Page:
Heading to the heart of truck country
Toyota plans to plant its flag in the nation's biggest pickup market
LOS ANGELES -- For all their gains along the coasts over the past half century, Japanese automakers haven't been able to exert their dominance across the vast middle of America, from the Midwest and Plains to the heart of Texas. And the market for pickup trucks has been even more elusive.
With its move to Texas, Toyota is not only planting its flag in deep in the heartland but also announcing itself to the epicenter of the pickup market.
Texas is the second most populous state in the nation, with eight of the 15 fastest growing cities in the United States, according to Census Bureau figures. It's also the nation's second-largest light-vehicle retail market, with 1.2 million units sold in 2013, according to Polk data from IHS Automotive. Only California sells more, at 1.5 million units last year.
But when it comes to pickups, Texas is second to none. Indeed, more pickups are sold just in the Dallas and Houston areas than in any other state, including No. 2 California, according to Polk data. One of every six pickups sold nationally is sold in Texas.
Toyota has a truck plant in San Antonio, making it the only automaker that builds pickups in Texas. Yet Toyota has barely a sliver of this colossal market. Last year, Ford held nearly 36 percent of the full-sized light-duty pickup truck market. General Motors held 24 percent, and Ram was at about 16 percent, according to Polk. Toyota had just 11.3 percent of the full-sized segment last year, up from 10.5 percent in the depths of the recession.
Meanwhile, Toyota has seen its share of the car market erode. In 2009 Toyota Motor Sales held nearly 20 percent of the car market in Texas; by last year, it had dropped to 17.1 percent. With GM's car share holding steady, Chrysler Group and Ford Motor cars have made significant inroads. Toyota's combined car and truck market share in Texas has declined since 2009.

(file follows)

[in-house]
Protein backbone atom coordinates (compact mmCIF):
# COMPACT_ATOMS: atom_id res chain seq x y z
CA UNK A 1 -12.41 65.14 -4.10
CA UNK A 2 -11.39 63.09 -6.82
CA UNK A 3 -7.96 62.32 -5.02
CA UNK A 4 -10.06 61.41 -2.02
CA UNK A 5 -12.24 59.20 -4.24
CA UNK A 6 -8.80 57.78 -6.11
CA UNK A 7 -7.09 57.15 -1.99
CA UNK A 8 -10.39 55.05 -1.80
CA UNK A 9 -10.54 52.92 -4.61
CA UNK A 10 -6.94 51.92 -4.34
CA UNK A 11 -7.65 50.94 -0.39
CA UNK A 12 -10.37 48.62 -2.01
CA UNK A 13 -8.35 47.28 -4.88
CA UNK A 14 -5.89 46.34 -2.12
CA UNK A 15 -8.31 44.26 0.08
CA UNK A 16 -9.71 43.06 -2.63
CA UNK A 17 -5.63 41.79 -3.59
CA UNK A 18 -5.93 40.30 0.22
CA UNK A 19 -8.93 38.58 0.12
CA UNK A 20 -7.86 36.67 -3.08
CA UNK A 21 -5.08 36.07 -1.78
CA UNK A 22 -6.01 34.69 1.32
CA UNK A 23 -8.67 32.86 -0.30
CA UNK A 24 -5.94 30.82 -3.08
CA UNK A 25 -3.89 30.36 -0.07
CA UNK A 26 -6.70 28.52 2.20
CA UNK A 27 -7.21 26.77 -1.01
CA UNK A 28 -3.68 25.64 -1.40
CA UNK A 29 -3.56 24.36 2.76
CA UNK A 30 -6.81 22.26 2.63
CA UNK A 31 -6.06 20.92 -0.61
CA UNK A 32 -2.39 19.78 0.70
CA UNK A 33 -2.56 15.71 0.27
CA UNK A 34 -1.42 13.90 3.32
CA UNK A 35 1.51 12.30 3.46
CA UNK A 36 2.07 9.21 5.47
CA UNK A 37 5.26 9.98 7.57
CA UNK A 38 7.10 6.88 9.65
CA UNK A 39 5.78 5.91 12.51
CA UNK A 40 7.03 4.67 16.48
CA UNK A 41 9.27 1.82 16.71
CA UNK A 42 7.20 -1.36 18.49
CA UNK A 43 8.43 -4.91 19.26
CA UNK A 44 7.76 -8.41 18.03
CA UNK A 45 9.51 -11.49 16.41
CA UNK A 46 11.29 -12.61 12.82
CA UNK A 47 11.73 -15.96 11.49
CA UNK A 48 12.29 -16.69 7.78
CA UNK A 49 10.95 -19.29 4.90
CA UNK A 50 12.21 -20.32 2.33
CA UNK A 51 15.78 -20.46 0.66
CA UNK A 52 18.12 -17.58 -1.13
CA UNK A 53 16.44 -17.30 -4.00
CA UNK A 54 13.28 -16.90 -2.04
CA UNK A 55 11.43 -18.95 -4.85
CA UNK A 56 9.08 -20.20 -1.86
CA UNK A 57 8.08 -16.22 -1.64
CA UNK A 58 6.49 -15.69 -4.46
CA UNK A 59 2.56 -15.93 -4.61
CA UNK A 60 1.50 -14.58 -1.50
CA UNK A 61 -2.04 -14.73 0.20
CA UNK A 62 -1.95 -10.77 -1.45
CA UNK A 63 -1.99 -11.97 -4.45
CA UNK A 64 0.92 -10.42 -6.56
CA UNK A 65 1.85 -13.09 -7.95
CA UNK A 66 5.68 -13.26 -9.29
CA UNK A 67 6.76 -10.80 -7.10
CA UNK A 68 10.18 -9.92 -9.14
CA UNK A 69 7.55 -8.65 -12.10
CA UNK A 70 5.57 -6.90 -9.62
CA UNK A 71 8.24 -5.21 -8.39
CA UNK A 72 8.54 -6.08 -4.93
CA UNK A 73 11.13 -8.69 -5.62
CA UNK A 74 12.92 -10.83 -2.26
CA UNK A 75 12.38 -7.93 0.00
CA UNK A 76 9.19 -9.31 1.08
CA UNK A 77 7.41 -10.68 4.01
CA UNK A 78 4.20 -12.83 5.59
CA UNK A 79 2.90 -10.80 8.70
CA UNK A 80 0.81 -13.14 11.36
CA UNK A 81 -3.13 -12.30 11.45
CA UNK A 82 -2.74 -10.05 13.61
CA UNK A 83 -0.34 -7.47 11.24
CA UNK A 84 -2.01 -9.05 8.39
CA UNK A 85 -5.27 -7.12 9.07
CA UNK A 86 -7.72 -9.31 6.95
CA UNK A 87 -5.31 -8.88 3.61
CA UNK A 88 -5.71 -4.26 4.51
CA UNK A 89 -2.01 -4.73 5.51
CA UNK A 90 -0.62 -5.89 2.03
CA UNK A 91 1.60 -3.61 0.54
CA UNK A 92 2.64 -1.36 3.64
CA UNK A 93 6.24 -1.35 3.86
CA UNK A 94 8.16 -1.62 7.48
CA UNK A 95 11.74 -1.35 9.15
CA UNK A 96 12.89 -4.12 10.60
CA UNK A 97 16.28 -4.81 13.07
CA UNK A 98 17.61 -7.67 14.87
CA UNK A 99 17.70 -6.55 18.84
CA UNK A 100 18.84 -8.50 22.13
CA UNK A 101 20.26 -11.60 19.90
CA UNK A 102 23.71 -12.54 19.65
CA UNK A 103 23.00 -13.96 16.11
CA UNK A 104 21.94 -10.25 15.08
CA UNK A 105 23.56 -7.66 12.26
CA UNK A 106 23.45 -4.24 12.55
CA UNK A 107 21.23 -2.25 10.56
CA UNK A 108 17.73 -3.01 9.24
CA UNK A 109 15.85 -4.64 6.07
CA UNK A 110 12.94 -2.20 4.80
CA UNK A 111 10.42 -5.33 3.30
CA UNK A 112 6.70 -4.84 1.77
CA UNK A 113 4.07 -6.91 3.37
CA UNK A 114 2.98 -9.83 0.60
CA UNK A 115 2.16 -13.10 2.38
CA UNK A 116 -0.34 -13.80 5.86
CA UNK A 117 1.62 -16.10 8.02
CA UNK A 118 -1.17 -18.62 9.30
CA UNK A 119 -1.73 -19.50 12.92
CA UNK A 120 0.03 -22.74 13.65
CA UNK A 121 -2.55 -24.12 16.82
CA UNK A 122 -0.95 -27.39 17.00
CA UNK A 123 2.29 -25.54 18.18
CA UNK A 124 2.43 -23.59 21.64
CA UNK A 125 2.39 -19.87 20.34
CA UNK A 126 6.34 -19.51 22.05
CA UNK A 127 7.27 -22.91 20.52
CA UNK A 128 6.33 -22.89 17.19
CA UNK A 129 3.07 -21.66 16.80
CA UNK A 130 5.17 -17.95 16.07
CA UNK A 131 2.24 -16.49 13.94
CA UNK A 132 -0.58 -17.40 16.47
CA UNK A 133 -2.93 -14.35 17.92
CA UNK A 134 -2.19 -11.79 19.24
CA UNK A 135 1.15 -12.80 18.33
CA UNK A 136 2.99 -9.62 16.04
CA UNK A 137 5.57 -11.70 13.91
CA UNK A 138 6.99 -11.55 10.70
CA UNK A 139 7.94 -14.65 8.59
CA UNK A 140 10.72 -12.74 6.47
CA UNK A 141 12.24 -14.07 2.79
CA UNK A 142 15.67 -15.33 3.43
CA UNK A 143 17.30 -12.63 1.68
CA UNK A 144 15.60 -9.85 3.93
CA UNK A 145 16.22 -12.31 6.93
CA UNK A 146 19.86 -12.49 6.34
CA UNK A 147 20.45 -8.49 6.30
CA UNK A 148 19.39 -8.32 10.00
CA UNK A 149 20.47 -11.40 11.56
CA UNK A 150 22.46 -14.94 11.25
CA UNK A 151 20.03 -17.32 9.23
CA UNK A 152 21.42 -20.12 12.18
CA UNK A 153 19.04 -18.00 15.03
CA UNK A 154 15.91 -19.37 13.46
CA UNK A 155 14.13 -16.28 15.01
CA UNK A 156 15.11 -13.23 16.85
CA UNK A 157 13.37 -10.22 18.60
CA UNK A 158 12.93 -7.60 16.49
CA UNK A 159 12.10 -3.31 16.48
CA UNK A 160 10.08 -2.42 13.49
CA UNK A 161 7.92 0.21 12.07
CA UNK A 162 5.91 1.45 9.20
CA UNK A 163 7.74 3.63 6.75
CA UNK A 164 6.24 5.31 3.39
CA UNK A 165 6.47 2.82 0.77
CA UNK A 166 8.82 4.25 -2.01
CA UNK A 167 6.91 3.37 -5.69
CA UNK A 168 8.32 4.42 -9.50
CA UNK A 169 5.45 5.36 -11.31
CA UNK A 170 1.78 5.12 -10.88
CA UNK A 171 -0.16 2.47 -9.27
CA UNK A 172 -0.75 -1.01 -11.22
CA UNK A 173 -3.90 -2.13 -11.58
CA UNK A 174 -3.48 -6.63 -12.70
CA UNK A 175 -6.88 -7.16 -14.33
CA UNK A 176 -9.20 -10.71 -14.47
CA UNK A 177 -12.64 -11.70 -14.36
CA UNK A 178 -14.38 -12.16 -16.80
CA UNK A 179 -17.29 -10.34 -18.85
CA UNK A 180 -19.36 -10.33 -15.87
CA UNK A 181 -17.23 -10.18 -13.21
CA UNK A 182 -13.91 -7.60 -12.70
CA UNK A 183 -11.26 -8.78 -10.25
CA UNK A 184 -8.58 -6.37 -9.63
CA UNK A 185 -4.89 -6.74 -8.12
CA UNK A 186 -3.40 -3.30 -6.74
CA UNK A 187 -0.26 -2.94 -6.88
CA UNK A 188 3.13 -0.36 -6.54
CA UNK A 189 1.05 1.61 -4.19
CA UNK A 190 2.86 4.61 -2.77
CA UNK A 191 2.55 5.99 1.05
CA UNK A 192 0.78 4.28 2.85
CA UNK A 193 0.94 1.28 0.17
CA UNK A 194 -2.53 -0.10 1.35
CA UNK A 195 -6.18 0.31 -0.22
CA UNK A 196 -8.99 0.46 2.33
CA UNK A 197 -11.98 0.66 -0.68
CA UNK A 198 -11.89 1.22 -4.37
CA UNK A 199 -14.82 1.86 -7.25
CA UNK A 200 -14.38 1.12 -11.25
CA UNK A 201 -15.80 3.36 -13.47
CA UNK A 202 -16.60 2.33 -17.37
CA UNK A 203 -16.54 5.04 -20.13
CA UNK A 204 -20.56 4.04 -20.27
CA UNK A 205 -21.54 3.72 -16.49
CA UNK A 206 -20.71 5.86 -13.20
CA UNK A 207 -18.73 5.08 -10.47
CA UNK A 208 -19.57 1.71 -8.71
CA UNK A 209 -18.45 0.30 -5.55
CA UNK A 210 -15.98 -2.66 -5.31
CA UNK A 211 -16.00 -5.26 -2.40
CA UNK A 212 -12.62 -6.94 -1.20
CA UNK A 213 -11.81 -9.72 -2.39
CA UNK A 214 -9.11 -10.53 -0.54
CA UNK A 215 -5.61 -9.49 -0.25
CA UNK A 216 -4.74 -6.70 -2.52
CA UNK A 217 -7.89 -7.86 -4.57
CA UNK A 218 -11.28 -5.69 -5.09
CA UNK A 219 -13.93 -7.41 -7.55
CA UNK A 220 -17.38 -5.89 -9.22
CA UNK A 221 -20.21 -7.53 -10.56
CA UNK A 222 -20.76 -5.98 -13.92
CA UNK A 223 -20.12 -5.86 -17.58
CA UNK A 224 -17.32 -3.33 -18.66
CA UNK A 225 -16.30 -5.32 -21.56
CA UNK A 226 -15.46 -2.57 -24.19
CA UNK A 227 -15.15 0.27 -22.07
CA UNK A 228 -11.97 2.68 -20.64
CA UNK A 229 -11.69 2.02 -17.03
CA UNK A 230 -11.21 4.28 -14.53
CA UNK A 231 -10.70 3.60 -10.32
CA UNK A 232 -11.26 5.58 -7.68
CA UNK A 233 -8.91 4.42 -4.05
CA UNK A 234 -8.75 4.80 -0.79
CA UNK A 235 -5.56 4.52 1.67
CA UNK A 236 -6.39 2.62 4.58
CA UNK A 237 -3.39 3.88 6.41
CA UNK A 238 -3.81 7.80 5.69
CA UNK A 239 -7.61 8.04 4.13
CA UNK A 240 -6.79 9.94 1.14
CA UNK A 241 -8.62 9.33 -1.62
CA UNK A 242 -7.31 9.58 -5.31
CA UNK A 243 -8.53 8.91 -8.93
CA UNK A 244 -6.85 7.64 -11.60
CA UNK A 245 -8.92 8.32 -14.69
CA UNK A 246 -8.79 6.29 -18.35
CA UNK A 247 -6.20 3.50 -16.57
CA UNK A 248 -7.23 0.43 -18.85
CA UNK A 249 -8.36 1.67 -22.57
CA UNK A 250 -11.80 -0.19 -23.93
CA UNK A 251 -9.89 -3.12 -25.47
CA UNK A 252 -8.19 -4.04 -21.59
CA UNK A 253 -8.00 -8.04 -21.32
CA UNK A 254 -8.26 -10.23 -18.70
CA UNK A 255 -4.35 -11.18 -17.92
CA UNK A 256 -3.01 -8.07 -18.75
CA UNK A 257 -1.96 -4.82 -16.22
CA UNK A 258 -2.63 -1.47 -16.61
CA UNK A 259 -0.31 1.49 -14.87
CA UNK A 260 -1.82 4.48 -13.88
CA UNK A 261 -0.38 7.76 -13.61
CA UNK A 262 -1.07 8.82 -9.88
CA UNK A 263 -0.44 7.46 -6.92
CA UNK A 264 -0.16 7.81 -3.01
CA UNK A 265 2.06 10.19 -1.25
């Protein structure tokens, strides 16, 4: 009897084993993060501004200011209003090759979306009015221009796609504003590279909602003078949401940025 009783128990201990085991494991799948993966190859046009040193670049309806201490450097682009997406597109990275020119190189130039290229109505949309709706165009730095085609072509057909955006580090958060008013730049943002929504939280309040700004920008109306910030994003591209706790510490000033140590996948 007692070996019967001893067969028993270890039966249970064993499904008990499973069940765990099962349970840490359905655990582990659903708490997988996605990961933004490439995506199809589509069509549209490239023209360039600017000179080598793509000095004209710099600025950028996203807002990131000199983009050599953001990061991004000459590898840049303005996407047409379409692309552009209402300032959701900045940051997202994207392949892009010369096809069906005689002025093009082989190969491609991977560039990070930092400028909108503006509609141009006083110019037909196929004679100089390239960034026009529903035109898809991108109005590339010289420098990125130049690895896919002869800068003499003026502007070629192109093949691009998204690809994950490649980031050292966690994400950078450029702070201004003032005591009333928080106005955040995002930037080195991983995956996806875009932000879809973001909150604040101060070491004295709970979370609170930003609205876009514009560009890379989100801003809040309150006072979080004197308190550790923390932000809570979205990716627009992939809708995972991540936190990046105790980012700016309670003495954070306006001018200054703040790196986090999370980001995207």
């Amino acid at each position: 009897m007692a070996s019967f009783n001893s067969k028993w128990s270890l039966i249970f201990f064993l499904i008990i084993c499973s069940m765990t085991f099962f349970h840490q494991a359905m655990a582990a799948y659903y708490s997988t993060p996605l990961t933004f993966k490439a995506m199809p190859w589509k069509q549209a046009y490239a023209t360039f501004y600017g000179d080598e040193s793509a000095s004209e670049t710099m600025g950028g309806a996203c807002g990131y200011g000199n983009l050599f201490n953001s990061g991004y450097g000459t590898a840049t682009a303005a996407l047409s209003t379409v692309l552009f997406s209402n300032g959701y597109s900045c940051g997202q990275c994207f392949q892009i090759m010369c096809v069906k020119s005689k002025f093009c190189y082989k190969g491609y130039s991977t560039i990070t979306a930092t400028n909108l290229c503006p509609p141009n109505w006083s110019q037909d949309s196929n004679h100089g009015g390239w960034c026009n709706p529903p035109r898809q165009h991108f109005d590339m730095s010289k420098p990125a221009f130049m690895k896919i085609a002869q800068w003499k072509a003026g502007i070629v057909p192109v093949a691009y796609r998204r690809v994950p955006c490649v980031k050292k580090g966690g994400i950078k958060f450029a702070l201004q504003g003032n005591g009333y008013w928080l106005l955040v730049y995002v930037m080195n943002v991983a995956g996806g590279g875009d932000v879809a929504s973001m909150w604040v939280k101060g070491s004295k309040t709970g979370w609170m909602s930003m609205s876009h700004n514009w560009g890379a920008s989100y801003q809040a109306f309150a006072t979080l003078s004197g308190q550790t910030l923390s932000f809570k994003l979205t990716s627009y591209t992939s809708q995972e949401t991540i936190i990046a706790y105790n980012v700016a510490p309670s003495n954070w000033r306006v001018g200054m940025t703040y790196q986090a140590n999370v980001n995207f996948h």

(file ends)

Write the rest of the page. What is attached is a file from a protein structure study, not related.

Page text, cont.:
"We've seen vehicles from [competitive brands] move their products, in terms of specs, quality, powertrain offerings, and other characteristics, towards the segment leaders," said Tom Libby, IHS loyalty solutions consultant. "This has put pressure on Toyota and Honda."
Back in 2006, Texas was just one of the many frontiers targeted in Toyota's Rural Opportunity Market strategy, an effort to build beyond its strongholds along the Atlantic and Pacific coasts and in the Sun Belt. By expanding into rural areas of the Midwest and other regions with small satellites of existing big-city dealerships, Toyota hoped to grab some market share surrendered by the struggling Detroit 3, whose dealers were closing shop in those small burgs.
Satellite stores popped up in such places as Madisonville and Mount Pleasant, Texas; Hilton Head, S.C.; and Johnstown, N.Y. Eventually, the pilot program was to grow to at least 20 satellite stores in America's bread-basket towns.
The strategy initially provided some gains, but the recession of 2008-09, which hit the Midwest hard, brought those gains to a halt. Following Toyota's unintended-acceleration recall crisis and the Japanese earthquake-tsunami disaster in 2010 and 2011 -- a period that saw brands such as Hyundai and Ford soar, along with a resurgent GM and Chrysler -- Toyota Motor Sales' market share momentum in the Midwest slowed substantially and has only recently begun to recover.
How much will the move to Texas do to speed that recovery?
Not much, says Karl Brauer, senior director of insights for Kelley Blue Book.
"There are reasons Toyota can spin into it, such as wanting to conquest the rest of the country," Brauer says. "But even if people care where the headquarters is or have issues with where the cars are made, I don't see many people changing their mind if the headquarters is in Texas as opposed to L.A." c
Mike Colias contributed to this report.
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